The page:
1. #ATEAMSOCIAL:

    The #ATeam conquered the art world this weekend and snapped up some instagrams to prove it. See them all here.

     
  2. #Worth Sharing

    Artist Jon Rafman overlays interiors with masterpieces

    (Pictured: Picasso Everybody Loves Raymond (2013))

     
  3. #Daily Art Fix:

    Huang Yan is known for overlaying traditional Chinese paintings on his models’ faces and torsos. This work is a particularly striking—the painted subject looks directly at the viewer, his cultural heritage deeply imbedded into his personal identity, not unlike a tattoo.

     
  4. #WORTH SHARING

    A post card from Sol LeWitt to Eva Hesse.

    converginglinesbma:

    "Do a lot of little things - it’s better than large things."

    Postcard from Sol LeWitt to Eva Hesse, New York, New York, postmarked July 2, 1966

    All postcard images courtesy of Allen Memorial Art Museum, Oberlin College, Ohio.  Eva Hesse Archive, Gift of Helen Hesse Charash.  © The Eva Hesse Estate. Courtsey Hauser & Wirth  © Estate of Sol LeWitt/ Artist Rights Society (ARS)

     
  5.  
  6. #ARTMOMENT(s)

    We’ve been taking the west coast by storm this past week. We teamed up with Nordstrom to add an artful element to their Designer Showcase and spent time at YBCA in San Fran for a special evening amidst their current exhibition “Public Intimacy: Art and Other Ordinary Acts in South Africa.” Pit stops along the way included Jessica Silverman and John Berggruen galleries. We are sharing all of these pics via #artmoment, follow along and join in!

     
  7.  
  8. #Worth Sharing:

    Another great gem from Brainpickings.org: Giorgia Lupi & Accurat's visualization of 10 painters' lives.

    [Found via Artsy]

     
  9. Happy Tuesday! If you spent all last week (and weekend) binge-watching season two of House of Cards, then you are in good company. We couldn’t get enough of Frank & Claire Underwood, so we selected them for this month’s iteration of our Fictional Curator Series to keep the obsession rolling. Here’s our "His & Her" collection.

    Frank | Claire

     
  10. Anchored by Robert Longo’s compelling darkened flag, Frank Underwood’s collection is bold yet filled with subtleties, much like his character. We especially like how the menu of southern delicacies in the background of the Skylar Fein work speaks to Frank’s southern roots and we hope you caught our gentle nod to Frank’s video game obsession in Longo’s Untitled (Arena Brains).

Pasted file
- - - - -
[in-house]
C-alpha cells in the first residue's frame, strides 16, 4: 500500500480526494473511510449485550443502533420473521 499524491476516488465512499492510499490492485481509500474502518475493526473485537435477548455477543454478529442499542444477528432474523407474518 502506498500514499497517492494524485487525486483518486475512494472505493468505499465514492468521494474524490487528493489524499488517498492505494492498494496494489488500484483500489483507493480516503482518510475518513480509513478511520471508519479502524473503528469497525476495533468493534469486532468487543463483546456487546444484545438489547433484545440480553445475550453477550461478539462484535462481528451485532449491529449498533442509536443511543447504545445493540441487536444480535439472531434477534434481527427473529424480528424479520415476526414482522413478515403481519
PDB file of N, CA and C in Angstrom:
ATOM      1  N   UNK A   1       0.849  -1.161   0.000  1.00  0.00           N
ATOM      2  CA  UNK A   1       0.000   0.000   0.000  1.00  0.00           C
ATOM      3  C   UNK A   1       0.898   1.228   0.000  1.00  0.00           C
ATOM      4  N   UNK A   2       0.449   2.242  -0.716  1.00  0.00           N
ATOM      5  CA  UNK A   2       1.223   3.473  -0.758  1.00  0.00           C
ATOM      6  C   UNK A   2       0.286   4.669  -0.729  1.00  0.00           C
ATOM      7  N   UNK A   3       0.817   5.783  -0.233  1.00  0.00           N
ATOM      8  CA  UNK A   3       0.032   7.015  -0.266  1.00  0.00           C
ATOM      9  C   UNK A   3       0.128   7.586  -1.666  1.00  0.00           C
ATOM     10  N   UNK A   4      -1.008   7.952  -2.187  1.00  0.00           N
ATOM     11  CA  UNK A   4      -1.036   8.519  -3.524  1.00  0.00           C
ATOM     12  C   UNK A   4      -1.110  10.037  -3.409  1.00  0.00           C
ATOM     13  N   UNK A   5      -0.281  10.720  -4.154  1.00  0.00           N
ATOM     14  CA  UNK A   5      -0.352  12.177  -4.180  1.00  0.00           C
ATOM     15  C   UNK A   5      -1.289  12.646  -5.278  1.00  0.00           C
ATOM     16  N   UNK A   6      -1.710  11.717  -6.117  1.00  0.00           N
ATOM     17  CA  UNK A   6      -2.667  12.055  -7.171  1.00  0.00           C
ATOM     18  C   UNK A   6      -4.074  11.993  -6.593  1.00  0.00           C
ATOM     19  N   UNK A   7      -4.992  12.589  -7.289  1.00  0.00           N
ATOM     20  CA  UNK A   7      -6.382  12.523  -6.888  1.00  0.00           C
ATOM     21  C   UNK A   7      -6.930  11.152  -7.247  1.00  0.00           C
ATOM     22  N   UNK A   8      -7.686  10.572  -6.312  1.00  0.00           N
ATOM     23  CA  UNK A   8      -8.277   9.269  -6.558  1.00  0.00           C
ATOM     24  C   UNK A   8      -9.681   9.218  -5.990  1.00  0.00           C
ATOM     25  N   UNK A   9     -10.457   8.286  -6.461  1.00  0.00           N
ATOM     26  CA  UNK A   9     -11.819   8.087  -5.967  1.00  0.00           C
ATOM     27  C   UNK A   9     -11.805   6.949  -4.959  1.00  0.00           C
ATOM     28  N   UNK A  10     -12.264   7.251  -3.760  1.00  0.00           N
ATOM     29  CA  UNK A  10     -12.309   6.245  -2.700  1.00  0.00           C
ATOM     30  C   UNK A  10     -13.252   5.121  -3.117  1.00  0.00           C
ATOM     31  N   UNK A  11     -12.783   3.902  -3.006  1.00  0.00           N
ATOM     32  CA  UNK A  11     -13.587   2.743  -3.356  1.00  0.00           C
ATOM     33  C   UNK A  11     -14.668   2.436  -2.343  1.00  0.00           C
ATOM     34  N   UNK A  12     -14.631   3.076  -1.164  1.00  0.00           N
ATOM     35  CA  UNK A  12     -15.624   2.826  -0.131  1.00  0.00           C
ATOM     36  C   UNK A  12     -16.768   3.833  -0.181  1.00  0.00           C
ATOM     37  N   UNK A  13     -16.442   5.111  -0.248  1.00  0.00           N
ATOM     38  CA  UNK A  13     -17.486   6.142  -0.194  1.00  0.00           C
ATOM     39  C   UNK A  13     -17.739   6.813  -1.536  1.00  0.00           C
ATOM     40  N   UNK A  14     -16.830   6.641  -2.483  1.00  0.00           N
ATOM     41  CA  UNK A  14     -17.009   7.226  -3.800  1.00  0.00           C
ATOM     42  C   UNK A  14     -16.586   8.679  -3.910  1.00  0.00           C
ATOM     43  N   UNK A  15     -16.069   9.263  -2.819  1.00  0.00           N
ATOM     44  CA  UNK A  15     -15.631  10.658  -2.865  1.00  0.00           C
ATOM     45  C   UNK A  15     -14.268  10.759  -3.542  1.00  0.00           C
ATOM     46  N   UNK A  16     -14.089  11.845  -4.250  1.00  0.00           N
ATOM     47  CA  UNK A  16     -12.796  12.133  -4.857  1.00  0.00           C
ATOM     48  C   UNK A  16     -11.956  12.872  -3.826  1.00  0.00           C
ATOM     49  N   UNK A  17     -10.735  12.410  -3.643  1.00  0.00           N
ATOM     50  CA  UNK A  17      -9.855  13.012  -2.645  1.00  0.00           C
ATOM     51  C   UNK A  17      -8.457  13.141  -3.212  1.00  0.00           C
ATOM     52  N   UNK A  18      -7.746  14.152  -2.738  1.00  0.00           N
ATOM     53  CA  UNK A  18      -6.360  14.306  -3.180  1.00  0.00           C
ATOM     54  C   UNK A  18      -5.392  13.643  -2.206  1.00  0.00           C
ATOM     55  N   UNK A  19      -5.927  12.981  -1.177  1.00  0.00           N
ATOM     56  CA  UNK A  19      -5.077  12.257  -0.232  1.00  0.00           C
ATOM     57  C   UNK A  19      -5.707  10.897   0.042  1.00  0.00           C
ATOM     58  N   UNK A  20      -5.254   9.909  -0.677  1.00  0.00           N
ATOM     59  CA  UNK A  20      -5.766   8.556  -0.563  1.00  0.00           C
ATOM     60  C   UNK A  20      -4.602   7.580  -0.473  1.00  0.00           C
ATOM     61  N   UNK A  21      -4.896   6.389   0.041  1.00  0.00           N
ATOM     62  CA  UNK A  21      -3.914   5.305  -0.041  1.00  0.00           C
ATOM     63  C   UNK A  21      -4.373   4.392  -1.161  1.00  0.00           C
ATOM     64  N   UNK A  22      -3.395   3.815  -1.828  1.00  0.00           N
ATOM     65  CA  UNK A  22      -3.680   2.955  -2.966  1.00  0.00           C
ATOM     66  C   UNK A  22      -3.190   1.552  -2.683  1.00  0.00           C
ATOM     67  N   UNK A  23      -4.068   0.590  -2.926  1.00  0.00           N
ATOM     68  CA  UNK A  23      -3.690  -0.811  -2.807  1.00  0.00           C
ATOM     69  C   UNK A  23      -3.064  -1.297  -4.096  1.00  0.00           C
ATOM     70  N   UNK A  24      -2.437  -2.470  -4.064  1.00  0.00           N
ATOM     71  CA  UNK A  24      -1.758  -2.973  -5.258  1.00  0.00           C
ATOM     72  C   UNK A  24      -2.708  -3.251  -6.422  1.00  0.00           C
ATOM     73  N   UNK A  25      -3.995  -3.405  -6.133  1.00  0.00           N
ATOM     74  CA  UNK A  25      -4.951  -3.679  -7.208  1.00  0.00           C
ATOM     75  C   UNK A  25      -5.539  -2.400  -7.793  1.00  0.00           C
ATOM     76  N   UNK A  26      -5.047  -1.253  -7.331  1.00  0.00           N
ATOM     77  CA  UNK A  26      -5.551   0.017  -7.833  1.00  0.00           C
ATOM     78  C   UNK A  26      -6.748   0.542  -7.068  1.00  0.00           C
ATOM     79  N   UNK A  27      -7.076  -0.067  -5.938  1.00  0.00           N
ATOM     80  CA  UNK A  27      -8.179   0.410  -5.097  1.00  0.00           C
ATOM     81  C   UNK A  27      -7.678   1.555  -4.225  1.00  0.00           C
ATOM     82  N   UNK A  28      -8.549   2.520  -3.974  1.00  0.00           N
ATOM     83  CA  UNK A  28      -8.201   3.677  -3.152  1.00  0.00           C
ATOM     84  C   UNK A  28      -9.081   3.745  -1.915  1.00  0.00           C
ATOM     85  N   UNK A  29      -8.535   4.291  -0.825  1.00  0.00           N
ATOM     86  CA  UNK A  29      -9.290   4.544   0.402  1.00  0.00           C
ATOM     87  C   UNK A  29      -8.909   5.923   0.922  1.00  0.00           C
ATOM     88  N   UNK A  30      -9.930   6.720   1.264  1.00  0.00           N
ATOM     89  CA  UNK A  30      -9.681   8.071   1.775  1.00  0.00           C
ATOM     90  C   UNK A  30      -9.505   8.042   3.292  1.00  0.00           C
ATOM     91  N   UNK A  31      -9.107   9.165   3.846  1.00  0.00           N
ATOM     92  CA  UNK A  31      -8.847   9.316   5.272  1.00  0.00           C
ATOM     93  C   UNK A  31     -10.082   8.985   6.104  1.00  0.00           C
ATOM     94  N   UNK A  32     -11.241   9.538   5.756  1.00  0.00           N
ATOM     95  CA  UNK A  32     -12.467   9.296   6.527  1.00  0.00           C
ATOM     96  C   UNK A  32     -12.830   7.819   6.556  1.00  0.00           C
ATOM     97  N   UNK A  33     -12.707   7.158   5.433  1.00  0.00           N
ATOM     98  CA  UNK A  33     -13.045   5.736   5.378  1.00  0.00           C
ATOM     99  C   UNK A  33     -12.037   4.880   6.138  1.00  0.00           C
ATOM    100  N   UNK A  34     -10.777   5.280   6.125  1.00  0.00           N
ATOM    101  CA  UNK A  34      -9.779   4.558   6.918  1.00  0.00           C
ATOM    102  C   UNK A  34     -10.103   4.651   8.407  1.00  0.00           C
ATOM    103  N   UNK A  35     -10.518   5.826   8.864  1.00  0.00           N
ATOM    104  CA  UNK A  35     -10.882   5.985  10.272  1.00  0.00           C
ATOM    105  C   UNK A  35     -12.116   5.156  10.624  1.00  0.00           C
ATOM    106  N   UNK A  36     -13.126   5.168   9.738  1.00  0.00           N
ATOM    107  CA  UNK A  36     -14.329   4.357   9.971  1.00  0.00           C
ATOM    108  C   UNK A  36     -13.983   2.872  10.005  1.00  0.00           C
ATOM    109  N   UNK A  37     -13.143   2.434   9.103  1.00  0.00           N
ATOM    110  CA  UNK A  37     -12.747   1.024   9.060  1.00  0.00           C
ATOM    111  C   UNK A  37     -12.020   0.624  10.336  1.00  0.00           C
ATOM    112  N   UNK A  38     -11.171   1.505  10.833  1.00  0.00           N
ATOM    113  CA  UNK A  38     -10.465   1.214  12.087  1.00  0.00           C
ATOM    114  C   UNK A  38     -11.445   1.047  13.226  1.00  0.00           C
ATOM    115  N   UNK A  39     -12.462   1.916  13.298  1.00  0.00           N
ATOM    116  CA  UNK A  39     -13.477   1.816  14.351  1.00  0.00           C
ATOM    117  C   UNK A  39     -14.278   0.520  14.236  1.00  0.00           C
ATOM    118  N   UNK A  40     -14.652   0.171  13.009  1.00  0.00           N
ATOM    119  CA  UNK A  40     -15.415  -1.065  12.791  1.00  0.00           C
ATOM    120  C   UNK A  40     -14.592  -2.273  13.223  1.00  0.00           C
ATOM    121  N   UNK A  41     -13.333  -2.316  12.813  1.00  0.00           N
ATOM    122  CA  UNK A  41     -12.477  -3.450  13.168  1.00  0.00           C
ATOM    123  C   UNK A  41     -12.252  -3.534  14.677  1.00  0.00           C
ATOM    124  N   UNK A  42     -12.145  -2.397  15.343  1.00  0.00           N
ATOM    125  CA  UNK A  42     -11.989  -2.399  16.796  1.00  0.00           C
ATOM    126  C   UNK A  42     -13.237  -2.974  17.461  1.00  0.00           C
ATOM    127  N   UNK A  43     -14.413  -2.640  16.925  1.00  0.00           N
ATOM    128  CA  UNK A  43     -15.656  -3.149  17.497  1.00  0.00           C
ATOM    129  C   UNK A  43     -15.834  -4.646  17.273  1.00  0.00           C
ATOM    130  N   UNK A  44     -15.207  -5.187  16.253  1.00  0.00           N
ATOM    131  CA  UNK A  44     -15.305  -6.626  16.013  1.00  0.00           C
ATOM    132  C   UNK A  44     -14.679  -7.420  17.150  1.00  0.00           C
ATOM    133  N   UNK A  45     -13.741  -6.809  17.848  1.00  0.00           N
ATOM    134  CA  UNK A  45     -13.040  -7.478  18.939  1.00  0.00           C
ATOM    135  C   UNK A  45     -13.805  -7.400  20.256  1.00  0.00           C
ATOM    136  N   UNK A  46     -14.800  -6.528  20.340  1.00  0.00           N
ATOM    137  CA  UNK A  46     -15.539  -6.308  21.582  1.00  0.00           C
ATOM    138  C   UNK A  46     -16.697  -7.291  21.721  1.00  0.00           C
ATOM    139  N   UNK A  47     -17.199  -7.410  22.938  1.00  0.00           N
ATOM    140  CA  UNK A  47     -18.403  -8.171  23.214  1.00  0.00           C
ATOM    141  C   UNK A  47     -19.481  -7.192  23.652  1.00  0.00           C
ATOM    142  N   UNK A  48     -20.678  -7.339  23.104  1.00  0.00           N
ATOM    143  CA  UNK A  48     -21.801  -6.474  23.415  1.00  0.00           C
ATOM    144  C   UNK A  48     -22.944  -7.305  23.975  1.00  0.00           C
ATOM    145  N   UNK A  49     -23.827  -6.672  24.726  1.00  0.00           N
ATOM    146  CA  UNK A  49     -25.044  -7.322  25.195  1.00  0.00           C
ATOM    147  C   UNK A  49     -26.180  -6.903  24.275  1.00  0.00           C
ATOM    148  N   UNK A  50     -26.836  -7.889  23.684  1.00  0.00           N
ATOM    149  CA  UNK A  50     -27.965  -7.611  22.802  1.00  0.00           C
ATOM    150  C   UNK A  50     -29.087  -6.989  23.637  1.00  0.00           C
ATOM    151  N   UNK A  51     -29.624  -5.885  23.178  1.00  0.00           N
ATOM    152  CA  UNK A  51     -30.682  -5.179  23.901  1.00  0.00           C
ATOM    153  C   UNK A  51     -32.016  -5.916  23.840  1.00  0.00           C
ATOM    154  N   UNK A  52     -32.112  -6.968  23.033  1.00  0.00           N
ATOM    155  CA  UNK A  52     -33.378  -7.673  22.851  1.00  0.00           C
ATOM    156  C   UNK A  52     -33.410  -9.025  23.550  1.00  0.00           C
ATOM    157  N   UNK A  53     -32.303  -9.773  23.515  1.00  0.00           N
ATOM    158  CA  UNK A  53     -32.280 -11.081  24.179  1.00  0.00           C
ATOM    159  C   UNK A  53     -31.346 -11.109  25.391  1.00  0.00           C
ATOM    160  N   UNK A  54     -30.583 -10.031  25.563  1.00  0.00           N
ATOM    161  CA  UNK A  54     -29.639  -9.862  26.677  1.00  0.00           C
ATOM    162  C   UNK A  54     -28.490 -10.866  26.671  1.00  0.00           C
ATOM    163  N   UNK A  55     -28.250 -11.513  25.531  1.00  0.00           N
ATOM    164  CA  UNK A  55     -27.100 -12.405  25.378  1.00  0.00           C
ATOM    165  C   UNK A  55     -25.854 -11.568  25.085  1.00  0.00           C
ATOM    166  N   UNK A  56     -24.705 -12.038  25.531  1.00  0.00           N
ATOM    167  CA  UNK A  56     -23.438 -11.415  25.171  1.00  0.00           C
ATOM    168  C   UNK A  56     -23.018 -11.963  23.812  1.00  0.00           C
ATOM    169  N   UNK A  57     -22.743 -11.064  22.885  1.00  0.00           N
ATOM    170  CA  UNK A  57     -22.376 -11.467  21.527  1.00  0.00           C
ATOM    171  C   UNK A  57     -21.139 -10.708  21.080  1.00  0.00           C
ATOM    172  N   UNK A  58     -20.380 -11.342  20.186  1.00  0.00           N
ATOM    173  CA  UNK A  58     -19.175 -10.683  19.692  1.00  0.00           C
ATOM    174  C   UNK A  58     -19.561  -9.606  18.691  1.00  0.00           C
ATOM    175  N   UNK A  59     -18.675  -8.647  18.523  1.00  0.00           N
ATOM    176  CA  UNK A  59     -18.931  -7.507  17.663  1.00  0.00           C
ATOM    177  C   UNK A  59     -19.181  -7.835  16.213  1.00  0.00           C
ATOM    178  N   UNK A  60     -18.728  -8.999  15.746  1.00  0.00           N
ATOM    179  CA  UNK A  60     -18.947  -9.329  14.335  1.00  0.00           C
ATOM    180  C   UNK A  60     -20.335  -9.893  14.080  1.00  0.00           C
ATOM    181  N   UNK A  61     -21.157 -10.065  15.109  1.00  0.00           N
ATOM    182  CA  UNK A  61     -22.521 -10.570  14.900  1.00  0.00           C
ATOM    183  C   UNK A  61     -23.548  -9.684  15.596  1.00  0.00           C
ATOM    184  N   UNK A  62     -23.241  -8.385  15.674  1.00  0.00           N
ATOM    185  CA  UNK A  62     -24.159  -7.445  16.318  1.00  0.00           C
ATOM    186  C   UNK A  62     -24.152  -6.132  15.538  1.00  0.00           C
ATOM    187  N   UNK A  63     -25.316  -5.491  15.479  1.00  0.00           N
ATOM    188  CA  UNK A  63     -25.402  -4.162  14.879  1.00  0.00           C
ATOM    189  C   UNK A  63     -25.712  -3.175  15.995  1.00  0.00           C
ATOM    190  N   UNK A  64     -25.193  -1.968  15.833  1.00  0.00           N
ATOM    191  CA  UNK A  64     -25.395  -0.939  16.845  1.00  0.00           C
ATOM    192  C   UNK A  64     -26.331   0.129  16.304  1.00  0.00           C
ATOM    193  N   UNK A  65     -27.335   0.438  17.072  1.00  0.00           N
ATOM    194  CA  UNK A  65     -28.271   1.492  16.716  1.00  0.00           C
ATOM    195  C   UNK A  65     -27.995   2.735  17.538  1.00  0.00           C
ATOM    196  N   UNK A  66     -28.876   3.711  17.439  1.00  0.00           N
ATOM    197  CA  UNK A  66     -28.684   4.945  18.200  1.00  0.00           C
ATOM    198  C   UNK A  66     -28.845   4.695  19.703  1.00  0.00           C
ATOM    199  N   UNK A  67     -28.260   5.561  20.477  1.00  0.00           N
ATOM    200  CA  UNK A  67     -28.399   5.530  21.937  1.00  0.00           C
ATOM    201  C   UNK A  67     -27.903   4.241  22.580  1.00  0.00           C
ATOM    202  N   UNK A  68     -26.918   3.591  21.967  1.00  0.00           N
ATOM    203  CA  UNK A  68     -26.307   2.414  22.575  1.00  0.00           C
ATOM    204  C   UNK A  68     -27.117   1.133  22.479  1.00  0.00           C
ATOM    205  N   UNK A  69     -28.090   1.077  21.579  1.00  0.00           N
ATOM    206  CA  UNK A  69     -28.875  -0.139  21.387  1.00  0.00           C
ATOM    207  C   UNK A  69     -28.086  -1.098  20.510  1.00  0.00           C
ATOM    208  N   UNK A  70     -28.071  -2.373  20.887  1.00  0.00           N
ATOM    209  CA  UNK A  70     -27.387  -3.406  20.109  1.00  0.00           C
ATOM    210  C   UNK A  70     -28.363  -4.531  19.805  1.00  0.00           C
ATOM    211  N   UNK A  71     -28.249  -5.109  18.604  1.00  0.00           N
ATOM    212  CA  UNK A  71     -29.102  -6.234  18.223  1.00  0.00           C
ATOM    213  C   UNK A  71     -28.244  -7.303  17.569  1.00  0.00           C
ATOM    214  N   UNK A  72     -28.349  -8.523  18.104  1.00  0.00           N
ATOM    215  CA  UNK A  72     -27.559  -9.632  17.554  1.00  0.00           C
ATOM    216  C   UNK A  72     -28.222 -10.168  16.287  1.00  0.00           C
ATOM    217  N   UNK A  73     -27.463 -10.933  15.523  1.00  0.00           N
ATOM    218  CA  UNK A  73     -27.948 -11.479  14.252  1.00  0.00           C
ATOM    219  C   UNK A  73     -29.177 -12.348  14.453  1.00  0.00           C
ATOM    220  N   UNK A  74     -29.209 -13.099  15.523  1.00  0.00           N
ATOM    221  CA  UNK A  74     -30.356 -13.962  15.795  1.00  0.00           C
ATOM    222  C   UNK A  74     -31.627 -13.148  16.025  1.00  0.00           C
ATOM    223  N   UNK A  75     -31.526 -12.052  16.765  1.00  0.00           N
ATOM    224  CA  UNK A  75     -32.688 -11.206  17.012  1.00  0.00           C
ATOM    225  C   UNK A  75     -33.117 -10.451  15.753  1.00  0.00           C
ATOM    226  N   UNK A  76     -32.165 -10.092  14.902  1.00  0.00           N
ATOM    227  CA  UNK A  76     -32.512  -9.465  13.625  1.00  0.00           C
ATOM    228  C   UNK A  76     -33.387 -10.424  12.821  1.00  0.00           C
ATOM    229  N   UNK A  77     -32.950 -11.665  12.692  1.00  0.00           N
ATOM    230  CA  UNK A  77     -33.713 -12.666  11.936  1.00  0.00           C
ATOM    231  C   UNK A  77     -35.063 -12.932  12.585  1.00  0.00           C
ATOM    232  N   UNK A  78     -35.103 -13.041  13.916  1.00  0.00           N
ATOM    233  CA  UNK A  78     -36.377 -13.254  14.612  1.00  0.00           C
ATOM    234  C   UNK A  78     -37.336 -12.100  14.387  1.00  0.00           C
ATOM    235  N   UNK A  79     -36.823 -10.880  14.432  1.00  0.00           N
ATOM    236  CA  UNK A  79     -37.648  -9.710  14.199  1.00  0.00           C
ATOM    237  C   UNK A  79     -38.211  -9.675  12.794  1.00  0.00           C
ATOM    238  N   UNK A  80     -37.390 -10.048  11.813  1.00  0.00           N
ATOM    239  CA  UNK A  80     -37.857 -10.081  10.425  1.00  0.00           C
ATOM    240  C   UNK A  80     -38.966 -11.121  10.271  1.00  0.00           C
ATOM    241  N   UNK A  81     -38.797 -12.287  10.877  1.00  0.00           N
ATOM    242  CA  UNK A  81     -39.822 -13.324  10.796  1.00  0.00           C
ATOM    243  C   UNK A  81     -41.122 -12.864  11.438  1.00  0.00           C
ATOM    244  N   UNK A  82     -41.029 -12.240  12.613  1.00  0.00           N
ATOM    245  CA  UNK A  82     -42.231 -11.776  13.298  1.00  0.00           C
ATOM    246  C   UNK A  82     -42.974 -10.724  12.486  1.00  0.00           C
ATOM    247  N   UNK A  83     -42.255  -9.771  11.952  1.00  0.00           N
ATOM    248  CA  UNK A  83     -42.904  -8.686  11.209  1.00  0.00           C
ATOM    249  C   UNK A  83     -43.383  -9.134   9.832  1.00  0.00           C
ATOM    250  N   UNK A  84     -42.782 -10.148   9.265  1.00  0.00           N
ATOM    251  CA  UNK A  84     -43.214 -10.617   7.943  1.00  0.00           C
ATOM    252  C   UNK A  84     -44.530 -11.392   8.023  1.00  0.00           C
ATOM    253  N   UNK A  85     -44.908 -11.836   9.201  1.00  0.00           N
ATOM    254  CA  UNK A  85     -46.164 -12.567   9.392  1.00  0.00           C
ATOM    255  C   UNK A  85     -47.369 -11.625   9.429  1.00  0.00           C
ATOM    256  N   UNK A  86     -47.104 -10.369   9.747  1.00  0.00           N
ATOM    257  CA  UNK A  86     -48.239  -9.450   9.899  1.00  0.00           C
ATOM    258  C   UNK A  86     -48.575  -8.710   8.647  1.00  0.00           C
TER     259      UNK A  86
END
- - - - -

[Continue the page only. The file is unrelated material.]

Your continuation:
THE ART:  Black Flag (1989), Robert Longo | Untitled (dollar bill back) (2012), Tom Friedman | High Water at the Carrollton Gauge (White Flag) (2011), Skylar Fein | Untitled (Arena Brains) (1986), Robert Longo

    #Fictional Curator Series #House of Cards

    See Claire’s collection

     
  11. Made up of many shades of gray, Claire’s collection includes works that were very carefully selected to reflect her personality. The minimal, geometric works by James Siena and Susan Hefuna speak to her personal aesthetic, while the haunting Francesca Woodman photograph subtly references her darker side. To add a dash of philanthropy, we made sure to include a piece by Clifford Ross, which fittingly benefits the clean water initiative charity:water.

    THE ART: Hurricane LIV (2009/2011), Clifford Ross to benefit charity:waterNumbered Triangle Sequence (2012), James Siena Cityscapes (2012), Susan HefunaYet another leaden sky, Rome, Italy (1977-1978), Francesca Woodman

    #Fictional Curator Series #House of Cards

    See Frank’s collection

     
  12.  
  13. #WORTH SHARING:

    brooklynmuseum:

    It’s hard to believe we’re about to say goodbye to the spectacular Jean Paul Gaultier exhibition. A visit to Gaultier’s world offered the best kind of sensory overload: one emerged feeling inspired by the designer’s incredible capacity for innovation and his joy in the creative process, as well as by fashion’s ability to reflect and inspire social change, and express and celebrate identity.

    Visitors often asked me which piece was my favorite, a question I found impossible to answer faced with such an array of rich materials, vibrant colors, and iconic silhouettes. Was it the elegant gown trimmed with sailor striped feathers? The sheath dress printed with a life-size photographic likeness of a nude female body? The exquisitely tailored crocodile jacket? One of his amazing corsets? Maybe it was the body suit embellished with a red sequined map of the circulatory system, perfectly accessorized with a heart-shaped purse.

    In the end I think I’ll go with these fantastic fur-lined Eiffel Tower heels, which exemplify Gaultier’s irreverent humor and his love affair with Paris. If you missed them, you can see them again this fall as part of our next fashion exhibition: Killer Heels: The Art of the High-Heeled Shoe.

    Posted by Lisa Small.
    Image: 
    Jean Paul Gaultier, “Eiffel Tower Pump,” Fall/Winter 2000-2001 
    Photographed for the Brooklyn Museum by Jay Zukerkorn 

     
  14. #Worth Sharing:

    Our favorite find on the internet today is the blog, Caldergram. It pulls a feed of instagrams geo-tagged near bright red sculptures by Alexander Calder. Made up of a combination of artistic shots of the pieces, selfies, and food photography, it’s interesting to see how public art can become seamless with the everyday.

     
  15. #Daily Art Fix

    This ceramic sculpture by Xiang Jing is sure to put a smile on your face this dreary Tuesday.